As summer approaches in New York City, rush hour turns into something of a war zone. At seven PM I’m probably stuffed inside the sweaty armpit of a bewildered tourist, jammed into an over packed uptown train. People shout competitively over the din, babies start to fall apart, and I don’t care. Goth is sheltering me from the storm.
“Bela Lugosi’s Dead” warbles through my ear buds. I roll my eyes with Peter Murphy. My tight black velvet dress curls up my tights, but all I hear is “Undead! Undead!” A stroller steamrolls the toes of my Docs. “Undead!”
Bauhaus has been one of my survival bands for years. When I was eleven, I found a book by Nancy Kilpatrick at Borders called The Goth Bible. She declared Bauhaus essential listening for any real Goth, so I found an MP4 file of this eight-minute song. I admit it had to grow on me. But already I felt as if hearing Bauhaus indoctrinated me into a secret society of outcasts and weirdos, one in which I truly belonged.
I imagined exchanging knowing looks with other pouty teenagers in dark clothes, reading passages to each other from Baudelaire over Absinthe and cigarettes, lining my lips with black lip pencil. Being left out in middle school was confusing and painful. Knowing I belonged to an entirely different tribe was reassuring.
Goth is sometimes relegated to being a “phase.” I would be a piss-poor example of that. At fifteen, I named my cat after Bela Lugosi—sneering at anyone who thought it was for Bella Swan. My clothes grew blacker, my moods grew darker, the bass lines blaring from my iPod turned heavy and obscure. My getting dressed up song is still this Ministry jam. My friends have strangely dyed hair and bum me clove cigarettes. Goth isn’t a phase. That’s just a dismissive way of treating any subculture or adolescent whim, no matter the brevity.
But it is dead. It had been laid to rest before I was even born. By the time Marilyn Manson had the Spooky Kids it was doing somersaults in its well-kept grave. When Gerard Way smeared his face with kohl and pasty foundation, Goth was splitting beers with the Beats and the Gibson Girls in subculture heaven.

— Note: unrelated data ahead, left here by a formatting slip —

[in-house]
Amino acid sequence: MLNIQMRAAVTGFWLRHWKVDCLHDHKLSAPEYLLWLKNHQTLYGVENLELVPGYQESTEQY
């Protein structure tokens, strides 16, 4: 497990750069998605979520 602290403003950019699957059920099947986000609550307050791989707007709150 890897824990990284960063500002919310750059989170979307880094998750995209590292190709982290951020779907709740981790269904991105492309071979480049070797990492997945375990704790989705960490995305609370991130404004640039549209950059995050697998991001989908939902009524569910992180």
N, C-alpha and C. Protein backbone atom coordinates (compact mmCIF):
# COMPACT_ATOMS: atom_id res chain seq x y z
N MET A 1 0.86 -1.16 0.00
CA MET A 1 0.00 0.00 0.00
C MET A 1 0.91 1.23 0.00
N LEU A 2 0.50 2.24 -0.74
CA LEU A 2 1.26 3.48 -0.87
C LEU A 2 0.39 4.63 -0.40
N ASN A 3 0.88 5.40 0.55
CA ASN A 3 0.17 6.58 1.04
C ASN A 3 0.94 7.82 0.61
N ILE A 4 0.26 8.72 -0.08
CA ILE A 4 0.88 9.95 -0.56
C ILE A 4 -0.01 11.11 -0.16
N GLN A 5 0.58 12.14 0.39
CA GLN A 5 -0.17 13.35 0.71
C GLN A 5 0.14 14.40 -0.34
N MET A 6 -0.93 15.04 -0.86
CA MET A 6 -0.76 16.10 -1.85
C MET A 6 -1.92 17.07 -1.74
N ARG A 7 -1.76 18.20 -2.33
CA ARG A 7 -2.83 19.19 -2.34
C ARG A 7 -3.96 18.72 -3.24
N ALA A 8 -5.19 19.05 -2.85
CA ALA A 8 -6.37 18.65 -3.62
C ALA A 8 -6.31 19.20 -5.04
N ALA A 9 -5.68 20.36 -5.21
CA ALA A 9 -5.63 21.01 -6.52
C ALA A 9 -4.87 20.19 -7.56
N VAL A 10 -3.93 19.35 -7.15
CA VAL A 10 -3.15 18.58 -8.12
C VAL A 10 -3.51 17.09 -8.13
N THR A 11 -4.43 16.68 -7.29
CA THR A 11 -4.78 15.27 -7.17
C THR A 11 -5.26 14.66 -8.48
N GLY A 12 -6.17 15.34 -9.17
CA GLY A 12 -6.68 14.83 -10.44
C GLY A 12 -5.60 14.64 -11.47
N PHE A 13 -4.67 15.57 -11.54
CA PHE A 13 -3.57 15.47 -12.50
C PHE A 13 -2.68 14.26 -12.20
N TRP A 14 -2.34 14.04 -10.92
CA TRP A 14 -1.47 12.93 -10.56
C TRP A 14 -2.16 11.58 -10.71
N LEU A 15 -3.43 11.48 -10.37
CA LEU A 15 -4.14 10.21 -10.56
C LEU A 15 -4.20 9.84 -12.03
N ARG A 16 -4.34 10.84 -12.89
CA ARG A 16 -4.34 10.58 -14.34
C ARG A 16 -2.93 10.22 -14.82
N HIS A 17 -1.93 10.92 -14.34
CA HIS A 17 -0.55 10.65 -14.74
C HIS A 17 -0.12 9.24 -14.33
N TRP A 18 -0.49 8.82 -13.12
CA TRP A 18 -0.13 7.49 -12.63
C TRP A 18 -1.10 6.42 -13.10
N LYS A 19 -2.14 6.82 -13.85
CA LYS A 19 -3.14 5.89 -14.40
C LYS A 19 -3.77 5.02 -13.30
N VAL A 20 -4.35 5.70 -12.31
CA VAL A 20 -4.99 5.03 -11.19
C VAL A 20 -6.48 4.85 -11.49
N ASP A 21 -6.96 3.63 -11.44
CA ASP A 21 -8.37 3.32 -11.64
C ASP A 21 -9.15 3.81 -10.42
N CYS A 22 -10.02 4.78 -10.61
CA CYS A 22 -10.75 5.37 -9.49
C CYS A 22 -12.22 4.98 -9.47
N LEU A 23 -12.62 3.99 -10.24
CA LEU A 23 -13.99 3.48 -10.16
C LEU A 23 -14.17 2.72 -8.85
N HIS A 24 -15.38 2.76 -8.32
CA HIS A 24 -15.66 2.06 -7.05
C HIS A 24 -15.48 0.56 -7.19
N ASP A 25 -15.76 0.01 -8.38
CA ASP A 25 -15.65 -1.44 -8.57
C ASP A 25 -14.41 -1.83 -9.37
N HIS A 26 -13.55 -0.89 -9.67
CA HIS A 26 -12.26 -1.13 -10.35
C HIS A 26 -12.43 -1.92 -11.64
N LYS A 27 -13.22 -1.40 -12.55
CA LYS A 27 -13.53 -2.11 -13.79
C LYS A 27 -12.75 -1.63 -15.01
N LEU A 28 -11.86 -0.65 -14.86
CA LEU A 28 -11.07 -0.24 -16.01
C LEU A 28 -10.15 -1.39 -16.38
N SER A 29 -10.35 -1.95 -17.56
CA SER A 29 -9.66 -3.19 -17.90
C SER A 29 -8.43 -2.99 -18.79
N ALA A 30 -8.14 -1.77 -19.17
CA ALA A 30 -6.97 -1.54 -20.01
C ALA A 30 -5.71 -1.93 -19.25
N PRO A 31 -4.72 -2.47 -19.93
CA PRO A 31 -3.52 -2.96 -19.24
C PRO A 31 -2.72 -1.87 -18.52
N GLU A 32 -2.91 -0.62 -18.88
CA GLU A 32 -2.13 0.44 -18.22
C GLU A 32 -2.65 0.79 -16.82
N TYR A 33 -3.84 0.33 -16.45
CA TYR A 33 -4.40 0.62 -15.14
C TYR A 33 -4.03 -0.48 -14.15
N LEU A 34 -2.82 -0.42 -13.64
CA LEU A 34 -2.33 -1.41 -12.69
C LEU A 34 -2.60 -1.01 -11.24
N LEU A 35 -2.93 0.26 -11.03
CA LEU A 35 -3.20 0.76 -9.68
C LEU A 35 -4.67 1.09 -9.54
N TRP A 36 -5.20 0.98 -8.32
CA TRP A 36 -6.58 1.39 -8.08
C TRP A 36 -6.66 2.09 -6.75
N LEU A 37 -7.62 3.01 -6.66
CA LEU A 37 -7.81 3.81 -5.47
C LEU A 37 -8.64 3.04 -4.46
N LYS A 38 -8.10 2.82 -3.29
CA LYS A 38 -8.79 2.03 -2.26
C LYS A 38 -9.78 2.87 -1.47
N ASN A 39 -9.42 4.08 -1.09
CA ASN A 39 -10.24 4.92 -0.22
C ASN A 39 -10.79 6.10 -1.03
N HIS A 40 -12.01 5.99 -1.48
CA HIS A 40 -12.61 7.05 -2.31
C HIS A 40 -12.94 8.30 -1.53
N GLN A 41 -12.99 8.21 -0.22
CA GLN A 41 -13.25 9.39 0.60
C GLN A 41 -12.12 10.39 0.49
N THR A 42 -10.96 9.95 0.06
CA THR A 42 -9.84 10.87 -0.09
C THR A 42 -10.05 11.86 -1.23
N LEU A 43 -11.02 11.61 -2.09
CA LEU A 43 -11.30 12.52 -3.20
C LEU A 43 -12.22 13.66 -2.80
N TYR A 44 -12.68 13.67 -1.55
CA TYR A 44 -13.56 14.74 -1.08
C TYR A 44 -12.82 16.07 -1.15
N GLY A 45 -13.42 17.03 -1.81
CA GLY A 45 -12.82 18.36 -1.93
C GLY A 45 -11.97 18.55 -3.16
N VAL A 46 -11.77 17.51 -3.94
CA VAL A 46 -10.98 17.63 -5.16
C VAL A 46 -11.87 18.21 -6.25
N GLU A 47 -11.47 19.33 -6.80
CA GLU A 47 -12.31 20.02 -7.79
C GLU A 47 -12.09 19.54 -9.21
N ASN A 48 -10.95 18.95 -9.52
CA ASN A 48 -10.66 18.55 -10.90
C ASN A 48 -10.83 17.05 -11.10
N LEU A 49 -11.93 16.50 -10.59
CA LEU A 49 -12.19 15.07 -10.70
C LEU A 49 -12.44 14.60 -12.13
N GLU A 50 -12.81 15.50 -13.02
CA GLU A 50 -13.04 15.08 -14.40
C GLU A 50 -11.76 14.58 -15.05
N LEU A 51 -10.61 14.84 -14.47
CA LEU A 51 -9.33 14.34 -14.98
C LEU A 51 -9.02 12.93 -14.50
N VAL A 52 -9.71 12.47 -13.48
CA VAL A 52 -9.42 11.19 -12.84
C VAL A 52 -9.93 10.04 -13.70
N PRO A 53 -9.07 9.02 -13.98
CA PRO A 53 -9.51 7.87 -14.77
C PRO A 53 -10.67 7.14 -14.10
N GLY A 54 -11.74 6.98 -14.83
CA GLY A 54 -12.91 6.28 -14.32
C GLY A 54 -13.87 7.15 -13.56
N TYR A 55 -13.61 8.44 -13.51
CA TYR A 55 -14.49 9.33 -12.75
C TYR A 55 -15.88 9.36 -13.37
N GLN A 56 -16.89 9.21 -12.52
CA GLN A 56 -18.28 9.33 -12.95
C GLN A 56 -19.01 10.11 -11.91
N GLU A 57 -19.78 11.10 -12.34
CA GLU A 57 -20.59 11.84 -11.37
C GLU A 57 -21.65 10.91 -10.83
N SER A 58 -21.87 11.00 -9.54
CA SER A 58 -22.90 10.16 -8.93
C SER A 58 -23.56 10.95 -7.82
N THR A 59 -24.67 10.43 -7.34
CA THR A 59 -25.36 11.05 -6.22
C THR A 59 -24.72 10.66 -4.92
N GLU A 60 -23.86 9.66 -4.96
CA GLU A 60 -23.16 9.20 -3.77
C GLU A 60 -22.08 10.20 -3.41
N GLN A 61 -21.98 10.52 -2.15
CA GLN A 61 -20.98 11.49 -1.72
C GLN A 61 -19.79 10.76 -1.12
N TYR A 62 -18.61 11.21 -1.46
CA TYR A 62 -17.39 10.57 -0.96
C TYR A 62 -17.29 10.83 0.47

The fact is that with every year our shared inventory becomes more complex and nuanced. The Internet has expedited this process, as it has everything else. But the signifiers for Goth culture have been so shuffled and diluted that, as much as I hate to call it, Seapunk and Pastelgoth are much more legitimate contemporary identifiers. We live in a niche society that will only grow more vast and self-referential in the years ahead. We live without radio stations or records stores keeping the keys to the kingdom of popular music, without Vogue being the only legitimate recognition of what gets worn, without TV shows or cinema that “everyone” has seen. We all get a good laugh about normcore here in our corner of the Internet, but try bringing it up over the proverbial water cooler. It is not that we are divorced from the “real world”; that place has just bubbled into thousands of micro-realities. Goth used to be a narrow, specific descriptor. How can we even begin to use it this way anymore?
That won’t stop people from being overly defensive of its legitimacy. Why wouldn’t we be protective of the thing that shielded us during the loneliest bits of pre-pubesence, before the internet was there to single us out and save us. I remember that Vanity Fair published a little bit on how to steal Lorde’s “Goth” look, only because many of my bitter friends had posted it to Facebook with angry captions. “THIS IS NOT GOTH!!!” they ranted. “FUCK VANITY FAIR!!!! RUINING EVERYTHING!!1!!!”
Teen Vogue or Lorde or Vanity Fair haven’t ruined anything, because Goth was never ours to ruin. Each of us is coming up with something else entirely. We are not top twenty radio; we are strange mix-tapes and inside jokes passed between friends.
Now excuse me while I pump up the volume on Clan of Xymox. It’s the only way I’m going to get through this statistics homework.
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